Work Like Any Other – on the Man Booker Longlist

9781501112492_p0_v3_s192x300    Virginia Reeves delivers a “scared straight” message in her Man Booker long listed tale of a man sent to prison in Alabama in the 1920s – Work Like Any Other.  With vivid realistic descriptions of Roscoe T. Martin’s harrowing prison life and the toll he pays for rewiring electricity into his farmhouse, Reeves spares no mercy on the reader.

Martin, an electrician by trade, who enjoys reading about Faraday’s principles of electromagnetic conduction, resentfully leaves his job to live on his wife’s farm when his father-in-law dies. His solution to the farm’s decline is to siphon electricity from the mainline onto the farm, and his initial efforts are successful until a company man dies from checking a live line on his property.  Suddenly, he is in prison serving ten to twenty years, and his accomplice, Wilson, the Black farmhand who has worked the land for years, is consigned to working the mines.

Reeves cleverly maintains the suspense by alternating chapters from Roscoe’s prison experience to life on the farm.  His wife, Marie, bereft from not being able to have more children after her difficult delivery of their son Gerald, blames Roscoe for everything and refuses any communication with him.  She is not present at the trial; she does not answer his letters; she refuses to allow their son to visit him in prison.  Her cold anger seeps through the narrative when Roscoe imagines her damning him to death in prison.  Later, her vengeful attitude threatens to destroy Roscoe’s future.

Reeves uses electricity as the conductor of Roscoe’s dreams of a better life.  He is forced to reinvent himself in prison as he works in the dairy, in the prison library, and finally with the dogs chasing down escapees, yet he defines himself as an electrician, even offering to wire the new electric chair built for executions- an offer the parole board does not appreciate.  He suffers beatings, near death stabbings, cruel torture, yet he connects with a few other inmates and Taylor, the guard who recruits him to work with dogs.  Amazingly, he survives.

But Reeves has more to say, and she continues in her Part Two to examine life after prison.  Roscoe faces an uncertain future with the years he has lost and the toll on his body, yet he longs to see his wife and his son.  Reeves offers a realistic and redemptive ending but not until she scares the reader one more time with possibilities.

Work Like Any Other is a powerful story full of caution, revenge, and forgiveness, and with a glimpse into a time when electricity began to change everything.

 

 

 

 

 

The Man Booker Baker’s Dozen

Unknown The anticipated Man Booker Longlist announced today has a few familiar titles but some books are not yet published in the United States.  Thirteen books made the prestigious list.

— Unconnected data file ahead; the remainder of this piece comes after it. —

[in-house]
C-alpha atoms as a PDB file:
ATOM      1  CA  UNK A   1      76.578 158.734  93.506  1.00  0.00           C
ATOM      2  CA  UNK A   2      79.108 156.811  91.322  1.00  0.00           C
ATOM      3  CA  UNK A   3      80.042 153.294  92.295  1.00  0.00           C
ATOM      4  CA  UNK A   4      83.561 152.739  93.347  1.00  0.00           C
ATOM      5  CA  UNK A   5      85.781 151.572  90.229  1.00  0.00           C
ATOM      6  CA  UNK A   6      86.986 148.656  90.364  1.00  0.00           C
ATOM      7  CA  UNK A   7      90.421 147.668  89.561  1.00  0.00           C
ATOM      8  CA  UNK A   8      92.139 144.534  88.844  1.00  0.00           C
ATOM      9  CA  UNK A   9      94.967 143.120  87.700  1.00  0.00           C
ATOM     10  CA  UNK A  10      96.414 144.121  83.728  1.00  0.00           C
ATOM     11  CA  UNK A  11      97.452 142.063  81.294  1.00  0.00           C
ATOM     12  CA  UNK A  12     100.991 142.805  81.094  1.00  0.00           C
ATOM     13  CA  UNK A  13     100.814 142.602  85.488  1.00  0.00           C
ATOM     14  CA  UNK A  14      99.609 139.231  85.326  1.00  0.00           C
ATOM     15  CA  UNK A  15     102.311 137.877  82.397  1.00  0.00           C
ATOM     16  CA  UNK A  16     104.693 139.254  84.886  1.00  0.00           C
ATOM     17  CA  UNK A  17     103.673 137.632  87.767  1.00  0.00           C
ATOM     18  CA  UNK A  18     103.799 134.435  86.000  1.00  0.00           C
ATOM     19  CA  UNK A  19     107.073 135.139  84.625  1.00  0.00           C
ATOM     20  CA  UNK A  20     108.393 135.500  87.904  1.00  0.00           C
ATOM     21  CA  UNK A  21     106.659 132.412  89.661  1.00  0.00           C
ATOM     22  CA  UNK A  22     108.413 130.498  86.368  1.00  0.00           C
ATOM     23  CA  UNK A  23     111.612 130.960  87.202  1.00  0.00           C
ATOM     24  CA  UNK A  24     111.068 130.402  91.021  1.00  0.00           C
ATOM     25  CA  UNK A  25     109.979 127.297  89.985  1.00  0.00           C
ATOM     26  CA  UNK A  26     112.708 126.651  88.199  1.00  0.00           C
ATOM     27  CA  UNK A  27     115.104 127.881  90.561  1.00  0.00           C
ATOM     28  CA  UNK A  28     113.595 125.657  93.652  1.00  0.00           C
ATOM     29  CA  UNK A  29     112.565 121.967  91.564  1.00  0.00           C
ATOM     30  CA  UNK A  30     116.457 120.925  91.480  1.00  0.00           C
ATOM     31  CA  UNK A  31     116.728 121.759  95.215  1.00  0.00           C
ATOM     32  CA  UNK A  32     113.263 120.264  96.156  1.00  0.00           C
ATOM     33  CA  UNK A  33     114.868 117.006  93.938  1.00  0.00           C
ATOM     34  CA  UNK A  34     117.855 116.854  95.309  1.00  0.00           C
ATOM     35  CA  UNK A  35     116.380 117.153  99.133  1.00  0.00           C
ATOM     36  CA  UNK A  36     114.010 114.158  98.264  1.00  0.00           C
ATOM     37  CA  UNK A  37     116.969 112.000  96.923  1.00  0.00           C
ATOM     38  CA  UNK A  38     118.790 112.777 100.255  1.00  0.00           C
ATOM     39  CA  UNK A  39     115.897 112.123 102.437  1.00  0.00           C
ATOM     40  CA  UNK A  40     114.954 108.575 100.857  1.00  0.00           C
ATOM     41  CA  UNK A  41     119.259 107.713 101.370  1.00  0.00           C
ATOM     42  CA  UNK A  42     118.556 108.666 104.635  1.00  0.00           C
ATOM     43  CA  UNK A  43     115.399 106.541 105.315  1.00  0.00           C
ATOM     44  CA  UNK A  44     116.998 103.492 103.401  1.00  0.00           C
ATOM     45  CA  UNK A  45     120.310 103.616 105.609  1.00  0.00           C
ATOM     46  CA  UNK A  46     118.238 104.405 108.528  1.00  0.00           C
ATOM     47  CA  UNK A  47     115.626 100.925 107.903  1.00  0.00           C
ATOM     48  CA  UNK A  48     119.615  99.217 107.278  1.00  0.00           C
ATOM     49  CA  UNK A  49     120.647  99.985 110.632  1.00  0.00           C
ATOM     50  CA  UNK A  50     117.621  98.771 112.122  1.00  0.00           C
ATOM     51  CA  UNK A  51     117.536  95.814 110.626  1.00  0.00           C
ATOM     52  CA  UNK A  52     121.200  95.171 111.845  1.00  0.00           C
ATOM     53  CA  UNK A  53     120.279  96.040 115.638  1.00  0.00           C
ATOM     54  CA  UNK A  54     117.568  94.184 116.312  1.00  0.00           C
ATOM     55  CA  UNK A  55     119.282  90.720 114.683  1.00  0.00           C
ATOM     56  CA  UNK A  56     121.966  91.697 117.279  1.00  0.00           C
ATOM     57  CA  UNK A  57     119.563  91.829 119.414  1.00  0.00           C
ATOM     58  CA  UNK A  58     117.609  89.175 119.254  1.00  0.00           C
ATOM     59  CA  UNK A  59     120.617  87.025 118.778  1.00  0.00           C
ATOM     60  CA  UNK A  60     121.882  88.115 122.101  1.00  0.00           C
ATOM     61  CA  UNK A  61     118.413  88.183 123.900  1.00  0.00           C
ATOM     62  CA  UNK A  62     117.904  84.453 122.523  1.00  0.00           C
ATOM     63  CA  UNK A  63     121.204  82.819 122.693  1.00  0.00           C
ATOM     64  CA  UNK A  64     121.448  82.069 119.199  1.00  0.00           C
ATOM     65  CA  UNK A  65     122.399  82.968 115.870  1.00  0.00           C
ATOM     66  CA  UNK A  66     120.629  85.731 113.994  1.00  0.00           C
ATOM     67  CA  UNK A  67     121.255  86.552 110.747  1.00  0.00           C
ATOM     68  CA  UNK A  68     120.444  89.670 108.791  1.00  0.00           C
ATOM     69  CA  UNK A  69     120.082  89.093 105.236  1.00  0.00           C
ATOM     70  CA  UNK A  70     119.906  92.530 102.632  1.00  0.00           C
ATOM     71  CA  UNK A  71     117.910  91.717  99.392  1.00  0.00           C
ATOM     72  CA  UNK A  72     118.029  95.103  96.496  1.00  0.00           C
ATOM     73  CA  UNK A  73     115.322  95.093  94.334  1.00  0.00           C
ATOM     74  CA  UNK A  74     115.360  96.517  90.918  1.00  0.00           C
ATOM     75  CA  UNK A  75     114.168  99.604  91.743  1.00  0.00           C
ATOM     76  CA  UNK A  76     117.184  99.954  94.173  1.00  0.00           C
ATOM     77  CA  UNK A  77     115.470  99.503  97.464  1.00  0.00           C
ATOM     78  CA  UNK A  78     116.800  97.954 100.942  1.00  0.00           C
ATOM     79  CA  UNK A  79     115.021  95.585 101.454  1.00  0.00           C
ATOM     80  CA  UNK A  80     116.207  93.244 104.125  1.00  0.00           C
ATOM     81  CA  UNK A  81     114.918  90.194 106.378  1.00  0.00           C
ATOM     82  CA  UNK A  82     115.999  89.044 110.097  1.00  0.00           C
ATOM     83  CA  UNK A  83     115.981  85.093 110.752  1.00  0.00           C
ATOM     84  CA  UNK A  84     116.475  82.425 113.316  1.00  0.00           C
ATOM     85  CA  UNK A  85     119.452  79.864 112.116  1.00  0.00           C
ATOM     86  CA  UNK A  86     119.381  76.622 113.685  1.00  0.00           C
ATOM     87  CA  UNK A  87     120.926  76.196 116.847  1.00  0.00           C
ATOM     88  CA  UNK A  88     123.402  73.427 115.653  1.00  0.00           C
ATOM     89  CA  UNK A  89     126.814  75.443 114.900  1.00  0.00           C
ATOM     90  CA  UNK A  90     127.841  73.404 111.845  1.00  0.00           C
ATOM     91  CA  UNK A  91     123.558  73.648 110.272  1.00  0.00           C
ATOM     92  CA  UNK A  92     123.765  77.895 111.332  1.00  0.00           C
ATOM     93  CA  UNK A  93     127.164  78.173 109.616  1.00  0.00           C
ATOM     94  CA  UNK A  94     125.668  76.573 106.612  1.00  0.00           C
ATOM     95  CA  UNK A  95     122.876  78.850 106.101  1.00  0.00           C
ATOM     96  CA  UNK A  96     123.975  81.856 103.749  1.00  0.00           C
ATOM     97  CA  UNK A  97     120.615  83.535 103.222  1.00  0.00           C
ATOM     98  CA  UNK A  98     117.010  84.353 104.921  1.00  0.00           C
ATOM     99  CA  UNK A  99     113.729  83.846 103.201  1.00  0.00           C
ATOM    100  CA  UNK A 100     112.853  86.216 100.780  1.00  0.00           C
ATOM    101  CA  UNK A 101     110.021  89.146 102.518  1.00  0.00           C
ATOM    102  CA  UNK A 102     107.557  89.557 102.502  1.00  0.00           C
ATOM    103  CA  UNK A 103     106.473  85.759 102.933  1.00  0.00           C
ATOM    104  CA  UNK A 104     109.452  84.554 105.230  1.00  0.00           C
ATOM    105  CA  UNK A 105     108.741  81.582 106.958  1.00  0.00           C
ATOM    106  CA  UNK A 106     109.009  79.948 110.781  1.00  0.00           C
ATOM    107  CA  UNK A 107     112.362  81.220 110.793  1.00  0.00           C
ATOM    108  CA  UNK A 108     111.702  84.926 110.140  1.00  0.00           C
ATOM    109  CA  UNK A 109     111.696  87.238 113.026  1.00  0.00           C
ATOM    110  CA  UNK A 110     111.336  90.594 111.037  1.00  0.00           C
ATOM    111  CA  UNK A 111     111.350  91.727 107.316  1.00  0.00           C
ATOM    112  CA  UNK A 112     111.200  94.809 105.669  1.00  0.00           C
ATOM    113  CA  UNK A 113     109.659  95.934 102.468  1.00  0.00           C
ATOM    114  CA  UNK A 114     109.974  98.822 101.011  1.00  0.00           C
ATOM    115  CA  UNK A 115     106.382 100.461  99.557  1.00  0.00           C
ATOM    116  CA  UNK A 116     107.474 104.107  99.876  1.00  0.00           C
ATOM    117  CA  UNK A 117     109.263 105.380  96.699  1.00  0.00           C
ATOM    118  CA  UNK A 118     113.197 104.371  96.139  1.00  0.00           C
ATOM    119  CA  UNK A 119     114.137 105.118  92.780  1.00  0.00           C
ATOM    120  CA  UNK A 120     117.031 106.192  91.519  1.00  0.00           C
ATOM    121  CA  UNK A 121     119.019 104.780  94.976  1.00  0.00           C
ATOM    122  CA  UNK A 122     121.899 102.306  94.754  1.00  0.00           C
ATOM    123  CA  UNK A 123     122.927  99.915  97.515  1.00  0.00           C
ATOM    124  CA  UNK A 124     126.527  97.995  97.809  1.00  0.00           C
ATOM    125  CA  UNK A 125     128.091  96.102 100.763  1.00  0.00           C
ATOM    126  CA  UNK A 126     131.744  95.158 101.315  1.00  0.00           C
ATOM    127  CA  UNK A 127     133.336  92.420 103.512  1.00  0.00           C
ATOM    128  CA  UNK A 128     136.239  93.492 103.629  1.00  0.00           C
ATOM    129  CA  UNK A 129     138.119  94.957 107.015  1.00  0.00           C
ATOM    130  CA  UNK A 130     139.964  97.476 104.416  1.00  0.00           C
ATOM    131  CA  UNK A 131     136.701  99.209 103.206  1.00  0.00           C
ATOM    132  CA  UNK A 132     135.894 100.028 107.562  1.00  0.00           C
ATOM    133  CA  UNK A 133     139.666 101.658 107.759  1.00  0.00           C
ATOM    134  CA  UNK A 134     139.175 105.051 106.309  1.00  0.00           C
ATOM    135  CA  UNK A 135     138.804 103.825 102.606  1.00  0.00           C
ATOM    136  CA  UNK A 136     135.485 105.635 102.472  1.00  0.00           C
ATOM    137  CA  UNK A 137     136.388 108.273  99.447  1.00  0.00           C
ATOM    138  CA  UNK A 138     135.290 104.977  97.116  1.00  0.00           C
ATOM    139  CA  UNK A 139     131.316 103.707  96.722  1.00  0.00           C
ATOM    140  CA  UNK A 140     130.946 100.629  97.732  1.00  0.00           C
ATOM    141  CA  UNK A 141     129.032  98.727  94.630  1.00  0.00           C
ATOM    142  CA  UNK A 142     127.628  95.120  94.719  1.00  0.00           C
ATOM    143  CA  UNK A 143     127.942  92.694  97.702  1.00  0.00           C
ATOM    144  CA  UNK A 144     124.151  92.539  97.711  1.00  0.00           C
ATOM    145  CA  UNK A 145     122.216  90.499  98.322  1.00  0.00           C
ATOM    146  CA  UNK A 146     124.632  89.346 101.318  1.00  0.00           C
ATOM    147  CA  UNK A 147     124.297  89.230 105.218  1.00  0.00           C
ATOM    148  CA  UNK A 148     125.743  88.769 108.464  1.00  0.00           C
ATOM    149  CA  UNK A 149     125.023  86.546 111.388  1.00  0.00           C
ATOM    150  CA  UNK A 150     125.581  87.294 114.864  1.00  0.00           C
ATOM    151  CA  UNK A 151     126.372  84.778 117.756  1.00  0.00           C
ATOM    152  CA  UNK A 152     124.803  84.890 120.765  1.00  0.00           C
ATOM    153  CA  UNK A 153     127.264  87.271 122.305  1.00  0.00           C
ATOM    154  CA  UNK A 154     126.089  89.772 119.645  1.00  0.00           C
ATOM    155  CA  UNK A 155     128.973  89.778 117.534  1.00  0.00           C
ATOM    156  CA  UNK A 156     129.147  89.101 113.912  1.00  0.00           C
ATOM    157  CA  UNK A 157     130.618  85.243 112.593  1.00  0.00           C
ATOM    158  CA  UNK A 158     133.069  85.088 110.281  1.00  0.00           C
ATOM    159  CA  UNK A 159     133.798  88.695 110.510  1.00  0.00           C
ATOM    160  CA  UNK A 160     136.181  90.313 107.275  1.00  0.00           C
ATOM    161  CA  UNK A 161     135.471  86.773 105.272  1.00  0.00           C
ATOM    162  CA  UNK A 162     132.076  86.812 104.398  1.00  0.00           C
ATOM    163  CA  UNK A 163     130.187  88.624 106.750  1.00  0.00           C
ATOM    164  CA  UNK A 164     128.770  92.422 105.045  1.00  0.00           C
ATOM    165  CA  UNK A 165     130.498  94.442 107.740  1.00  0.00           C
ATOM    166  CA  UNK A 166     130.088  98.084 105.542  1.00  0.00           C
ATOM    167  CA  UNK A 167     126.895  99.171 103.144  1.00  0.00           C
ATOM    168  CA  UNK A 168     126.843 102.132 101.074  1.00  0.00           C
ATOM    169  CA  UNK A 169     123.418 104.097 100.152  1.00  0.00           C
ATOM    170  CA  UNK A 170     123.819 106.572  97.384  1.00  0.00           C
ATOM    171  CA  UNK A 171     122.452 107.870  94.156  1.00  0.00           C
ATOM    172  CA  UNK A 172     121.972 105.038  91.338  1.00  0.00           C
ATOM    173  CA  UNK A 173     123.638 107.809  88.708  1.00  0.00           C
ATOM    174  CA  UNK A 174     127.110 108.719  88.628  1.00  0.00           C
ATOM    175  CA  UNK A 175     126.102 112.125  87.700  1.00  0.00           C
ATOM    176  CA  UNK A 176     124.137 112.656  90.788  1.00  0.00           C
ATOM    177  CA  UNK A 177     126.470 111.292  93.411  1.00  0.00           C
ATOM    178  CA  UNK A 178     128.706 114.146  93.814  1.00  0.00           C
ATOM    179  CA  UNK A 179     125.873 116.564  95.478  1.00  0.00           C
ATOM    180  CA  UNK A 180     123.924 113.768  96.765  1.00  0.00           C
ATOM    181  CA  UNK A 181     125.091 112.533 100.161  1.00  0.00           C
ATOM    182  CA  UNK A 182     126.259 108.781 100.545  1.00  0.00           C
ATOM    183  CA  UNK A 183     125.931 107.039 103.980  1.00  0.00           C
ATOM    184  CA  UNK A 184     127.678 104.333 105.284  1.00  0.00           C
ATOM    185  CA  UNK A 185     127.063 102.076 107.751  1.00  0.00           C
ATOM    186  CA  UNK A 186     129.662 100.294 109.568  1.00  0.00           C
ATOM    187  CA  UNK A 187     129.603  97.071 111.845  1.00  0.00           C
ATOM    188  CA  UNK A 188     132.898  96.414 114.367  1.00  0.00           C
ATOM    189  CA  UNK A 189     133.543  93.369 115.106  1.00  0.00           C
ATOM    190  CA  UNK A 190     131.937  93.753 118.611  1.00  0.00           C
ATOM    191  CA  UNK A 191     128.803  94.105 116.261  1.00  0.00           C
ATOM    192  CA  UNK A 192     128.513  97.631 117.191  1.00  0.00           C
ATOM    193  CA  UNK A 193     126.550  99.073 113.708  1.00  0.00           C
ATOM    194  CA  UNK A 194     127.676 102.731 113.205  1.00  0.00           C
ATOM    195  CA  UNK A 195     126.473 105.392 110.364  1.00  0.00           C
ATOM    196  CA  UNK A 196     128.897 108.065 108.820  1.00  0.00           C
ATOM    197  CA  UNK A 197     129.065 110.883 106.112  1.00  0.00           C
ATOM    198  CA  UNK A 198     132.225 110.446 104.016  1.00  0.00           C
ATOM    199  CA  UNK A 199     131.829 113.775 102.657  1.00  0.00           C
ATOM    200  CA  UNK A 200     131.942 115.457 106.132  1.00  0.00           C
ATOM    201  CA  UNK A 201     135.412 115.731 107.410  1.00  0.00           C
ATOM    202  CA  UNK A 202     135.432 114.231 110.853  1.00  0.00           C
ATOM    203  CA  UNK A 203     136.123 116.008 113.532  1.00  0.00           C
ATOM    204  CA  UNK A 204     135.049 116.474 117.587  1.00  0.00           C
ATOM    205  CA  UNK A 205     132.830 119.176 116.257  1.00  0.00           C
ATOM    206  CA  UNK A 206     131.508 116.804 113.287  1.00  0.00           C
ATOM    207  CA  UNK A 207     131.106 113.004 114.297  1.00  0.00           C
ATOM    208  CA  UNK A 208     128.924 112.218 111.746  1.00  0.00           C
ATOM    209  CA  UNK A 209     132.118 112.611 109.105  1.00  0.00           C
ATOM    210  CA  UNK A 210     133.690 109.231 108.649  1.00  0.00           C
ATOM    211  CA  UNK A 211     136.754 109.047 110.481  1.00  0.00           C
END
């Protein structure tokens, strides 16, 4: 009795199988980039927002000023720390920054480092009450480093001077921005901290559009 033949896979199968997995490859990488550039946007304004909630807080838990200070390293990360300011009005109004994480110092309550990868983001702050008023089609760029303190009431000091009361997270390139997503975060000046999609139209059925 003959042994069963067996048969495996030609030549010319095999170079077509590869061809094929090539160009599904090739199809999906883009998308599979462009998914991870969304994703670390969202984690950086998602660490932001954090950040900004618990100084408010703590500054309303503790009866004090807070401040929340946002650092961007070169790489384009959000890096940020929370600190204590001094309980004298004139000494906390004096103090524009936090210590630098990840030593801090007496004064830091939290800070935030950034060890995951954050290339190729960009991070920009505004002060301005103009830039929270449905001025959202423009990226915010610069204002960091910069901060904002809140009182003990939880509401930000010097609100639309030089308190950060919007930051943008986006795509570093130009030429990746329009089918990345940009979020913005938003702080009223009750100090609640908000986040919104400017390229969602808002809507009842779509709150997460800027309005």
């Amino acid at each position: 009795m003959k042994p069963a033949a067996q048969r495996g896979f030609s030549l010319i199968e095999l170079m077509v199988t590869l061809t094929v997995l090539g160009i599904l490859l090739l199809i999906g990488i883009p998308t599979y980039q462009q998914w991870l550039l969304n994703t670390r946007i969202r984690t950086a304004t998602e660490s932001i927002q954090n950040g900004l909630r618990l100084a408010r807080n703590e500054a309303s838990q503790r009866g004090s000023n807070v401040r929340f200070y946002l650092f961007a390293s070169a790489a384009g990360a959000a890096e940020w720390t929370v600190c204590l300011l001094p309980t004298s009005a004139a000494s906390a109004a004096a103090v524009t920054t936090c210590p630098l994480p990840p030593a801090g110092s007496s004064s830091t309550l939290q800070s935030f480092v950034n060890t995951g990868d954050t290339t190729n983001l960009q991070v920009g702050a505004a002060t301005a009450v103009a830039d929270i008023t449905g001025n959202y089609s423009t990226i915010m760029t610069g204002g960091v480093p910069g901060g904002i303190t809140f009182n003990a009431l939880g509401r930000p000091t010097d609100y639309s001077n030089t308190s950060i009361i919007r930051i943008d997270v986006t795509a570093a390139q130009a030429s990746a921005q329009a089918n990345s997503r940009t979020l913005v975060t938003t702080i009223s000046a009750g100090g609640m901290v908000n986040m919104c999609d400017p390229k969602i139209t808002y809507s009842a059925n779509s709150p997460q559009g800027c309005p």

Paul Beatty’s The Sellout, a satirical assessment of racism in the United States, tops the list.  The winner of the National Book Critics Circle Award, Beatty’s novel uses a Jonathan Swift premise in his character’s modest proposal to bring back segregation and slavery.

Four other American novels on the list include Pulitzer Prize winner Elizabeth Strout’s My Name Is Lucy Barton.  The author of Olive Kitteridge and The Burgess Boys, Strout returns with a short but powerful novel as she tells the story of suffering and relationships.

Ottessa Moshfegh’s suspenseful tale, Eileen, also examines a lonely woman – this one works in a boys’ prison.  Virginia Reeves uses the setting of prison – this one in Alabama in Work Like Any Other, and David Means’ Hystopia imagines a third term for former President John F. Kennedy.

From the United Kingdom, another mother-daughter relationship is explored in Deborah Levy’s Hot Milk,  Graeme Macrae Burnet’s psychological thriller His Bloody Project looks for motivation behind a murder, Ian McGuire’s The North Water has a suspenseful journey of a  ruined doctor volunteering on a whaling ship, and Wyl Menmuir’s The Many has a strange mystery in a coastal village.

The Schooldays of Jesus from Australian Nobel prize winning author J.M. Coetzee will be published in the United States in February, 2017.  David Salzay’s All That Man, set in Prague,  will be published in October, 2016.

Canadian Madeleine Thien’s Do Not Say We Have Nothing centers on the Tiananmen Square protests of 1989 China. From the United Kingdom, A.L. Kennedy’s Serious Sweet offers “a day in the life of London lonely hearts.”  Both are not yet released in the United States.

Thirteen books to digest before the committee proclaims the short list in September, and the winner in October.